With Foreign Minister Maas, the Director General also discussed the Agency’s verification and monitoring in Iran, the situation in the Democratic People’s Republic of Korea (DPRK), from which the Agency’s inspectors were expelled more than a decade ago, as well as other safeguards and non-proliferation issues. Germany was among the six powers that negotiated the Joint Comprehensive Plan of Action (JCPOA) with Iran in 2015. Upon the request of the United Nations Security Council, the IAEA has since then verified and monitored Iran’s implementation of its nuclear-related commitments under the JCPOA. Germany is contributing with extra-budgetary funding for these additional verification activities. “Despite the pandemic the IAEA has been able to maintain the world’s most robust transparency and control regime applicable to Iran,” Mr Maas said.

On Monday, Mr Grossi also met with Parliamentary State Secretary Rita Schwarzelühr-Sutter of the Federal Ministry for the Environment, Nature Conservation and Nuclear Safety. Among other issues, they discussed Agency plans to use nuclear techniques to step up action against the worldwide problem of plastic waste pollution. “With its impressive track record on environmental protection, I’m looking forward to working closely with Germany also in this area,” he said.

They also stressed the importance of maintaining high standards of nuclear safety and agreed to work together and share experience on nuclear power plant decommissioning and waste management, areas where Germany is acquiring major expertise that other countries can benefit from. In the aftermath of the 2011 Fukushima Daiichi nuclear power accident in Japan, Germany decided to end its nuclear power production, with the last reactors to close in 2022. Currently, six nuclear power plants remain operational, generating 11.7 per cent of the country’s electricity in 2018.

Director General Grossi stressed that it was for countries to decide how to meet their energy needs. He praised Germany’s efforts and progress in decommissioning its nuclear power plants and managing the waste, adding that the IAEA was ready to provide its assistance in this regard, also in helping to disseminate internationally the knowledge gained by Germany as it winds down its nuclear power programme. The country is already participating in IAEA programmes on decommissioning, spent fuel and radioactive waste management and environmental remediation.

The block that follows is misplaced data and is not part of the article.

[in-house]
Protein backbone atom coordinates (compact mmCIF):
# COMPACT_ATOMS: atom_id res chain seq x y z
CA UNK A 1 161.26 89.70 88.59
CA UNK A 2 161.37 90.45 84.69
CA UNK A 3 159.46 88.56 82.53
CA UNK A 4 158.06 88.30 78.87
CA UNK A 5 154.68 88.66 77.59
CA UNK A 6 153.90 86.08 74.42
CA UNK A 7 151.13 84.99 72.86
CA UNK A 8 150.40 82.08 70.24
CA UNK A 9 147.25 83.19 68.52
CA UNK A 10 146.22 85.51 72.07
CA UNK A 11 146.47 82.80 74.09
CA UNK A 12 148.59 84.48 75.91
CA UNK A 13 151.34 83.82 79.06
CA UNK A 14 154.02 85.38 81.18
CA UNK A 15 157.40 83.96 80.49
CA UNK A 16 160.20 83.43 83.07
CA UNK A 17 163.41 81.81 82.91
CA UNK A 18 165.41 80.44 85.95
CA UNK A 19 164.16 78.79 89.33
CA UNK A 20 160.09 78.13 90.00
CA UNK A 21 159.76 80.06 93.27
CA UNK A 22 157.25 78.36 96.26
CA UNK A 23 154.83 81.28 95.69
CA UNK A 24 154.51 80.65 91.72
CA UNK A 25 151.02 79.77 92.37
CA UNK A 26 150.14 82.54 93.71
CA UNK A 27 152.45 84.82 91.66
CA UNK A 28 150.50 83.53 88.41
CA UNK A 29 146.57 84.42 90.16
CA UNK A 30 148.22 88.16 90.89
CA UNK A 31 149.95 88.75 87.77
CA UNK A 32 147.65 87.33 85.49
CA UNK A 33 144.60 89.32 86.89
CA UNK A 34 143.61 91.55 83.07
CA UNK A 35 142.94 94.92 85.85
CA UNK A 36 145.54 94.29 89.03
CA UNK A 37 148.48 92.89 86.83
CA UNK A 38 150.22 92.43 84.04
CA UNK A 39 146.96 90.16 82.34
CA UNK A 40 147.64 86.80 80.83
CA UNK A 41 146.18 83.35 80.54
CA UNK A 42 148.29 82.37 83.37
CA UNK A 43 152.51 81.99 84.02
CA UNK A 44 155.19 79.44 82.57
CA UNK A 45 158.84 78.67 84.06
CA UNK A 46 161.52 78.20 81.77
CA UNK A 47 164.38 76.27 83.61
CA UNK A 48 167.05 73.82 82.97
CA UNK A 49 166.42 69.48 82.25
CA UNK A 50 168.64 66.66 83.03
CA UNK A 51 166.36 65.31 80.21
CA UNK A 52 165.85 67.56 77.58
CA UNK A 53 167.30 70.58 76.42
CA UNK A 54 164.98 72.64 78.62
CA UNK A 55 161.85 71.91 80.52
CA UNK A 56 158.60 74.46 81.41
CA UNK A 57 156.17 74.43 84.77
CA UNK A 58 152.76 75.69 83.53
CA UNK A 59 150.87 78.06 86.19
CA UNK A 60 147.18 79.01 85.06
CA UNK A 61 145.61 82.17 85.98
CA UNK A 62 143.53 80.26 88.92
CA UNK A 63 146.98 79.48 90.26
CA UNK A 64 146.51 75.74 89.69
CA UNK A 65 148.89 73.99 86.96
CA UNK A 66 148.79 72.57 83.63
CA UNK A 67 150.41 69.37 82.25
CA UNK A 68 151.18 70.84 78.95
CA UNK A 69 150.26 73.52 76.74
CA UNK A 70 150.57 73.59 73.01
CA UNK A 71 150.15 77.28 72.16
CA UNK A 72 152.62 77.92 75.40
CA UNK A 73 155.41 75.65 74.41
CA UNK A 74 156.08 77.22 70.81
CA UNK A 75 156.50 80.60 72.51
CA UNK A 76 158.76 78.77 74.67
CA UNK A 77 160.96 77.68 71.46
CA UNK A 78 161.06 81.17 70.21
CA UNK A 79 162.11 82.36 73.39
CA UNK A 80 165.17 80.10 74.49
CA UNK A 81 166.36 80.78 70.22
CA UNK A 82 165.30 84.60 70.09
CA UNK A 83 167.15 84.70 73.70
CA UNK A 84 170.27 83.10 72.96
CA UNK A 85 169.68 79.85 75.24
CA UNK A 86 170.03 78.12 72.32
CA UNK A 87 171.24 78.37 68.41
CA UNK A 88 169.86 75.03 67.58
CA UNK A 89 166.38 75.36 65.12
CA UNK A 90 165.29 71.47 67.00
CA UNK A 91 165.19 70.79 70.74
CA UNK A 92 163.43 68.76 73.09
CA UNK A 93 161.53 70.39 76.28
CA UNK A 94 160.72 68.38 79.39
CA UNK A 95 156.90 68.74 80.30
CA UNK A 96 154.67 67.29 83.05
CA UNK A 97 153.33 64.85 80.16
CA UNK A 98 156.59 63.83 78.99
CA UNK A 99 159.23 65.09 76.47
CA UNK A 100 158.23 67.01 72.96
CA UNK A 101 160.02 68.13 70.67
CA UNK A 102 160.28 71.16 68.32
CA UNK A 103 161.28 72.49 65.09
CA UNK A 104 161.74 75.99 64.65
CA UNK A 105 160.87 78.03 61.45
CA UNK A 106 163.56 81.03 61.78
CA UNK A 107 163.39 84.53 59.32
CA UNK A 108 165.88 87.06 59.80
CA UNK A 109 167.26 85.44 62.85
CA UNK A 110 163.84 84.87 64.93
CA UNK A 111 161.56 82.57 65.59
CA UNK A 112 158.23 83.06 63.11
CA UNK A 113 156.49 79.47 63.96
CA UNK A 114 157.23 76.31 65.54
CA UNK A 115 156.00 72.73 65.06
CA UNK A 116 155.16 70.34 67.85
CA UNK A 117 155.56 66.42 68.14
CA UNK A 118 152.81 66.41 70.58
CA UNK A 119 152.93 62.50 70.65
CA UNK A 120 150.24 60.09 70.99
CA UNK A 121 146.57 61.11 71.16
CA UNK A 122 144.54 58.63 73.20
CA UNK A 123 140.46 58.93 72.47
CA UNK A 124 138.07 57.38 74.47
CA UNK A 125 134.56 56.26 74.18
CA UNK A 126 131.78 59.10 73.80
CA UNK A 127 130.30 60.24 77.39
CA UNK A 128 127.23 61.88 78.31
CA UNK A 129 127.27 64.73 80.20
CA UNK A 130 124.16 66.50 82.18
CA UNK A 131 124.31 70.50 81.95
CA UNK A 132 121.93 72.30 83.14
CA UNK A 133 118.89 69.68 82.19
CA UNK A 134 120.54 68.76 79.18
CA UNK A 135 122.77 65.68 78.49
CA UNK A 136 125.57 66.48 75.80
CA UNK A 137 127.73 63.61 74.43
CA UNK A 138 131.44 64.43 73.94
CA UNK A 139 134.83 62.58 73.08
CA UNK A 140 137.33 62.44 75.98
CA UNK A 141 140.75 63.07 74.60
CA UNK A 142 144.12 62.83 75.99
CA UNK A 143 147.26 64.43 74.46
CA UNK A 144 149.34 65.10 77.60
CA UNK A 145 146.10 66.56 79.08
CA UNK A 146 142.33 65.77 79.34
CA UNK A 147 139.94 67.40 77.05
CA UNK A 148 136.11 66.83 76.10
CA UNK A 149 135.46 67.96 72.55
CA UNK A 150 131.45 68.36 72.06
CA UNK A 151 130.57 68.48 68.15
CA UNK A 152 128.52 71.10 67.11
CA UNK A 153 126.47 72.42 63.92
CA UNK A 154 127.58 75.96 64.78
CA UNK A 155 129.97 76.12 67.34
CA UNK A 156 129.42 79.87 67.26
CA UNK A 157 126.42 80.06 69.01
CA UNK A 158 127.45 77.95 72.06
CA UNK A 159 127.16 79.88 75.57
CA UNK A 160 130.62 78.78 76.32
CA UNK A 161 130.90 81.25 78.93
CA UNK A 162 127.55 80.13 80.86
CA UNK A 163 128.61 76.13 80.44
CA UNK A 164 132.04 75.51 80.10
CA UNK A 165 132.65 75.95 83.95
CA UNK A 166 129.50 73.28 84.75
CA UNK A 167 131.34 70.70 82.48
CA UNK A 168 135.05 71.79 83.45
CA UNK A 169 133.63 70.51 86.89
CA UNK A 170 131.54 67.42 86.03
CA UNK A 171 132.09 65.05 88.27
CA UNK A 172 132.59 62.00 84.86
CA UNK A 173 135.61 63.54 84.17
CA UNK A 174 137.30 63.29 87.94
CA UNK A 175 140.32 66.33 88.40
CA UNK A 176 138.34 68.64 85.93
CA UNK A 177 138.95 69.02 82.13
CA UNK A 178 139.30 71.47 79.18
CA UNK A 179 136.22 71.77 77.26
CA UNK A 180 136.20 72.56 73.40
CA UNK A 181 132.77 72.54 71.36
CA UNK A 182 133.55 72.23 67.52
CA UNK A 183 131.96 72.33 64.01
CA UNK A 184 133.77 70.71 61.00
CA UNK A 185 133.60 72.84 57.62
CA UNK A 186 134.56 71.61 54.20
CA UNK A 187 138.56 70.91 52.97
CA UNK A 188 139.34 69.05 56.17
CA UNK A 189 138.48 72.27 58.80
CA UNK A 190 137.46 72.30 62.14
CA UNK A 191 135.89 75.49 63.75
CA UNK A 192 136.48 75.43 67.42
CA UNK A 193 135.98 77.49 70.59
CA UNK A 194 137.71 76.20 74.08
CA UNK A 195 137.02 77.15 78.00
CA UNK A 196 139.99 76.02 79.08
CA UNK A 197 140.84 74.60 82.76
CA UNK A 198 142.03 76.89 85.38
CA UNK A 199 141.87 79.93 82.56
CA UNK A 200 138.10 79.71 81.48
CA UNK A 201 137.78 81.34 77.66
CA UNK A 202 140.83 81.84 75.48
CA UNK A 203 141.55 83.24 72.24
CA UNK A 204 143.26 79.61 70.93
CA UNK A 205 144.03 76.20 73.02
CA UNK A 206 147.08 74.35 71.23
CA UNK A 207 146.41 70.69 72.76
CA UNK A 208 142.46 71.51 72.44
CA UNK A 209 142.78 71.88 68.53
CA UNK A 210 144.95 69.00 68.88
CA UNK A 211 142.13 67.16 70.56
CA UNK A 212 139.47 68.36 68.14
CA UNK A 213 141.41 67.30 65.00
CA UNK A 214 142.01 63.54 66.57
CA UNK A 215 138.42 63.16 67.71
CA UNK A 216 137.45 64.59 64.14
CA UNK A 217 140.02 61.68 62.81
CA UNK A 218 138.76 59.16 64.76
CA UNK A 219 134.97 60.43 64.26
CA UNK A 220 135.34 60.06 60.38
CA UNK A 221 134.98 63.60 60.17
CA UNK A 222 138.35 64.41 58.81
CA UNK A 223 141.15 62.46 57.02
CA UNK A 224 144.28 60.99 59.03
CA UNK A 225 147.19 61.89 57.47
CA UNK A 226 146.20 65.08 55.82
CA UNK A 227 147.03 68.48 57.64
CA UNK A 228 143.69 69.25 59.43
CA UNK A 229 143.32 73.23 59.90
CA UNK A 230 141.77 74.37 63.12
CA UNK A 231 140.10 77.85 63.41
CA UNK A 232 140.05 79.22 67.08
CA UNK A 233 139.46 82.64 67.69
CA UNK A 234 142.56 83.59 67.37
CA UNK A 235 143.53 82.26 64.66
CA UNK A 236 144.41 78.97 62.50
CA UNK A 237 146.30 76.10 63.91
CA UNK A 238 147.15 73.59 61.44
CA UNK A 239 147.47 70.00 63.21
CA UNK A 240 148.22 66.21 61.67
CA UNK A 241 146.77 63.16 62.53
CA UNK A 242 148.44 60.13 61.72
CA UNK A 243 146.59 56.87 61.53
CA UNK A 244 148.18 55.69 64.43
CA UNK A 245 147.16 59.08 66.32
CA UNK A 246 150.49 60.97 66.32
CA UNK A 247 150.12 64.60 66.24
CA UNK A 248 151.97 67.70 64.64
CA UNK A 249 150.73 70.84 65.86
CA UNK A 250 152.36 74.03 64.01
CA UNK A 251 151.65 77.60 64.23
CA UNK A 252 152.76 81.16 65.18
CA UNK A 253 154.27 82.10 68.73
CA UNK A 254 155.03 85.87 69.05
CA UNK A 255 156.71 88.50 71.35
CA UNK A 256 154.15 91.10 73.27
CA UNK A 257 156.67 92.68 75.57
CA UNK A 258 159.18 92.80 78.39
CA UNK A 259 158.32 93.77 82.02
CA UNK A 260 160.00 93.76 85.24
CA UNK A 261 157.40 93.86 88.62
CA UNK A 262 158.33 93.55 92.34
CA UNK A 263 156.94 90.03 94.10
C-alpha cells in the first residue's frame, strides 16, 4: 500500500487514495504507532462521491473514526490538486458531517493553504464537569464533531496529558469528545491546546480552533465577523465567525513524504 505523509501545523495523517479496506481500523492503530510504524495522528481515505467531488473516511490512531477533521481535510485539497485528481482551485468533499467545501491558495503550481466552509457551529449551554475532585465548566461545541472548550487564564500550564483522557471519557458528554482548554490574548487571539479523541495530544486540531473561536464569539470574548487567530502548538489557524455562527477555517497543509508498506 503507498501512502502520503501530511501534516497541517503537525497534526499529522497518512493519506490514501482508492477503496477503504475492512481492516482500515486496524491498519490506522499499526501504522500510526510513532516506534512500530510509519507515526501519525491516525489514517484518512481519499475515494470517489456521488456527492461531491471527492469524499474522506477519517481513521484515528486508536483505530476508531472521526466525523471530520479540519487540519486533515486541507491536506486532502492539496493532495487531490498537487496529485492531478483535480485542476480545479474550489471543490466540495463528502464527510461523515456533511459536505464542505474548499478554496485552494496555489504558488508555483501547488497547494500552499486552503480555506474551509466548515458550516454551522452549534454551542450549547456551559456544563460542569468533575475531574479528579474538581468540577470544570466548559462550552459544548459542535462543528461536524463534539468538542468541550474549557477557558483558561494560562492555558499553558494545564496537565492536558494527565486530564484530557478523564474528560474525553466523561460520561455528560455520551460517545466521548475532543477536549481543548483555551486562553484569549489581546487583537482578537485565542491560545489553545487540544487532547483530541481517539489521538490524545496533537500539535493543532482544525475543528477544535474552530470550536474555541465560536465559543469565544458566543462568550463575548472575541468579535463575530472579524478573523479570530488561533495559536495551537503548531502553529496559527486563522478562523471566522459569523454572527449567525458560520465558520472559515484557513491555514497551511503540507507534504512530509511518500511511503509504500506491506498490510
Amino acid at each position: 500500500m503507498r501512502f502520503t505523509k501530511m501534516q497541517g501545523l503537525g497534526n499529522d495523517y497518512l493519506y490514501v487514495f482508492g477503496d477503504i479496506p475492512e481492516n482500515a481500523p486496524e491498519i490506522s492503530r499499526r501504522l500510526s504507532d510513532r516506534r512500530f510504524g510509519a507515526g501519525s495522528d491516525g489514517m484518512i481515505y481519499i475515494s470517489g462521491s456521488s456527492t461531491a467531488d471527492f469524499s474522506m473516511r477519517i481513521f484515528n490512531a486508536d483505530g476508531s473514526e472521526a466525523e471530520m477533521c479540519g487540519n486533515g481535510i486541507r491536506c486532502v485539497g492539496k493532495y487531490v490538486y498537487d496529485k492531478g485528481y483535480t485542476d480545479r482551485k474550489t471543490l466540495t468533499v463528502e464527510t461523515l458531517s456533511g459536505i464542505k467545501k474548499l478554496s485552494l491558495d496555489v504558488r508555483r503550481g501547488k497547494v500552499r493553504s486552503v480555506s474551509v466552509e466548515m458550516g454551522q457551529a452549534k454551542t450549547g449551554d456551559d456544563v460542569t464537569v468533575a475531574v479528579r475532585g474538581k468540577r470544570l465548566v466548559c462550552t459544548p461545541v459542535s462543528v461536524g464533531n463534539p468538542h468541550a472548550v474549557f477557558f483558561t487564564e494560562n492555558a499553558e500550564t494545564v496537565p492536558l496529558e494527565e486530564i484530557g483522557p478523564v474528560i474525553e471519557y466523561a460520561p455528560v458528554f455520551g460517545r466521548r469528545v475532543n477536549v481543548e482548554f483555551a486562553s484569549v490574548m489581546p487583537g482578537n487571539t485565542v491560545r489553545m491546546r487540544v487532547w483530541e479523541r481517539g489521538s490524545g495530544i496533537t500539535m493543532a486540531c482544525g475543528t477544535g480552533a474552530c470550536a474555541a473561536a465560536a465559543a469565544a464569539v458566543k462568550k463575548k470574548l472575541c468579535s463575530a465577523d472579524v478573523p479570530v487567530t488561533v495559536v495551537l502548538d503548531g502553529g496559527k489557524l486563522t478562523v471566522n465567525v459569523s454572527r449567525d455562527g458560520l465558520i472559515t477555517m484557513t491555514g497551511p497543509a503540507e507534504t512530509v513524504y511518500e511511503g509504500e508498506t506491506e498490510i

Last year, an IAEA team of experts carried out an Integrated Review Service for Radioactive Waste and Spent Fuel Management, Decommissioning and Remediation (ARTEMIS) in Germany. They said Germany was continuing to manage its radioactive waste and spent fuel in a safe and responsible manner, while also noting opportunities for improving the monitoring of the implementation of the national programme for radioactive waste and spent fuel management.

The Director General also discussed efforts to improve the gender balance among the Agency’s 2,500 staff as well as within the nuclear field in general. Mr Grossi earlier this year launched the Marie Sklodowska-Curie Fellowship Programme (MSCFP) to provide scholarships for women in nuclear related subjects. Named after the pioneer physicist and Nobel Prize laureate, the programme has drawn interest from several governments, with donor pledges so far totalling some €2 million.

“As for many other countries, gender equality is of paramount importance for Germany. I informed my hosts about our plans to achieve this crucial objective in the nuclear world,” Mr Grossi said.

On Tuesday, he will meet with State Secretary for Economic Affairs and Energy Andreas Feicht and Parliamentary State Secretary Norbert Barthle of the Federal Ministry for Economic Cooperation and Development.